Armaan Franklin looks forward to growing as player, person under Bennett
Tony Bennett’s pitch to Indiana transfer Armaan Franklin might come across as a bit unusual – the part, anyway, where he went over film with Franklin showing him the mistakes he made as a sophomore on offense and on defense.
“We watched a lot of film, players that they’ve had who have succeeded and who’ve moved on to the next level, players who he’d see me as my role, I wouldn’t say my role necessarily, but players who thrived in the system, players who you can see how, when you buy in, it can work,” said Franklin, who committed to Virginia on April 8, after receiving interest from Xavier, Butler, Minnesota, Louisville, Penn State, Clemson, Notre Dame, Cincinnati and Georgia, among others.
It’s highly doubtful that any of the others told Franklin, one of the most highly sought-after shooting guards in the 2021 transfer portal, that he’s ever done anything wrong, much less broken it down in depth on film over Zoom.
“Virginia is so tight on the Pack Line, any slight mistake, he showed me all the slight mistakes I was making on defense as well as offense,” said Franklin, who averaged 11.4 points per game, shooting 42.9 percent from the field and 42.4 percent from three-point range, while logging 30.1 minutes per game at IU in 2020-2021.
“I think it’s just them taking the time, you know, to study my game and make a great assessment of my game and helping me know where they can help me improve, that’s really what you know, stuck with me, helped me make that decision,” Franklin said.
Kids like Franklin, who will have three years of eligibility at UVA, are used to being promised the world by coaches, but Franklin, despite the bevy of suitors, said he “kind of knew what I was looking for in a school” from the outset.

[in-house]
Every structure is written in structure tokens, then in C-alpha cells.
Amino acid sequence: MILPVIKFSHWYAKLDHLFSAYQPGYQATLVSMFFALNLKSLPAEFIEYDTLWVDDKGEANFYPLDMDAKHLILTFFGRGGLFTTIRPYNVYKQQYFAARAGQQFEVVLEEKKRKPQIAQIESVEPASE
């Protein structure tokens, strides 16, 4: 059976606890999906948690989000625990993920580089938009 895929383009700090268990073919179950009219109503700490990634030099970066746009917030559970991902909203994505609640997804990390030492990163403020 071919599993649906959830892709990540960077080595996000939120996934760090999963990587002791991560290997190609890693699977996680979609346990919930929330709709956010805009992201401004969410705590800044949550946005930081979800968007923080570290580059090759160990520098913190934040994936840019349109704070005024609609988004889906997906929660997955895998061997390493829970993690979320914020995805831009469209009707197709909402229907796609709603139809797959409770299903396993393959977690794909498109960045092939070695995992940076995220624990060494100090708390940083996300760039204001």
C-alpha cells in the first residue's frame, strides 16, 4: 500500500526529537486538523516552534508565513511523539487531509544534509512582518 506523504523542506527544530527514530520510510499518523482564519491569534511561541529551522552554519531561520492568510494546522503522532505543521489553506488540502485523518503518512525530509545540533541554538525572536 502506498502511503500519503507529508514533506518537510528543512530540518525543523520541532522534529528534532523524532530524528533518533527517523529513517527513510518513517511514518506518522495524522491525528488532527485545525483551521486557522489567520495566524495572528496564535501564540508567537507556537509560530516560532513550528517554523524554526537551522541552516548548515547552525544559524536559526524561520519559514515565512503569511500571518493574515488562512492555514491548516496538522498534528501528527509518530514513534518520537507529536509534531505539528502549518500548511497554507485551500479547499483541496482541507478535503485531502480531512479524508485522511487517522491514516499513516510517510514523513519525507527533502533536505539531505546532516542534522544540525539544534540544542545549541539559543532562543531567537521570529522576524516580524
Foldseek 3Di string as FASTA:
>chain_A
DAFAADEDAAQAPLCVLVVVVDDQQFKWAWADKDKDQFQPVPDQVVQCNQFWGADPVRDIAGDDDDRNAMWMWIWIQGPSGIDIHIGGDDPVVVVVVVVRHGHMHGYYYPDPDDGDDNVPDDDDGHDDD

Bennett wasn’t among the first group of coaches to reach out, but when he did, it drew Franklin’s attention immediately.
“He said, we’re going to give you opportunities, you know, it’s on you to come in, work hard, whatever comes from that,” Franklin said. “He puts a lot of a lot of onus on you to come in and work hard. This is always what I’ve always done. That’s always what I’ve been used to.”
Franklin was among the most improved players in the country last season. As a freshman, he struggled to get minutes, and pressed when he did – shooting just 34.8 percent from the floor and 26.6 percent from three-point range while scoring a modest 3.7 points per game.
“I feel like I’m a good shooter. I think my freshman year, that wasn’t me. I shot really bad my freshman year, but just working on my game, putting in the work, I think you see strides in my game,” Franklin said. “I can create my own shot. I’m getting better on my decision-making in certain positions. I could get better at that as well, but I think I’m doing a good job of that right now.”
He knows he’ll have to get better on the defensive end. That will be a focus when he relocates to Charlottesville this summer.
“I want to get to know first the defense, how they work defensive coverages, because ultimately that’s what gets you on the floor here, so that’s what I want to learn first,” Franklin said. “And then I want to get to know how the offense works and where I would fit in, things that would help me get into the offense and help me know thrive in it as well.”
And he’s looking forward to growing as a person under the tutelage of Bennett.
“You can really tell he is a real, genuine guy, and I was looking for a place where I could feel like I have a good relationship with a coach and who I can build a relationship with, and be just bigger than basketball,” Franklin said. “So I think, you know, with that, within our first conversation, I just realized, you know, it was, to him, everything is bigger than basketball. He didn’t try to give me this huge, huge recruiting pitch. He just wanted to get to know me as a person first, you know, build that relationship up, that versus basketball.”
Story by Chris Graham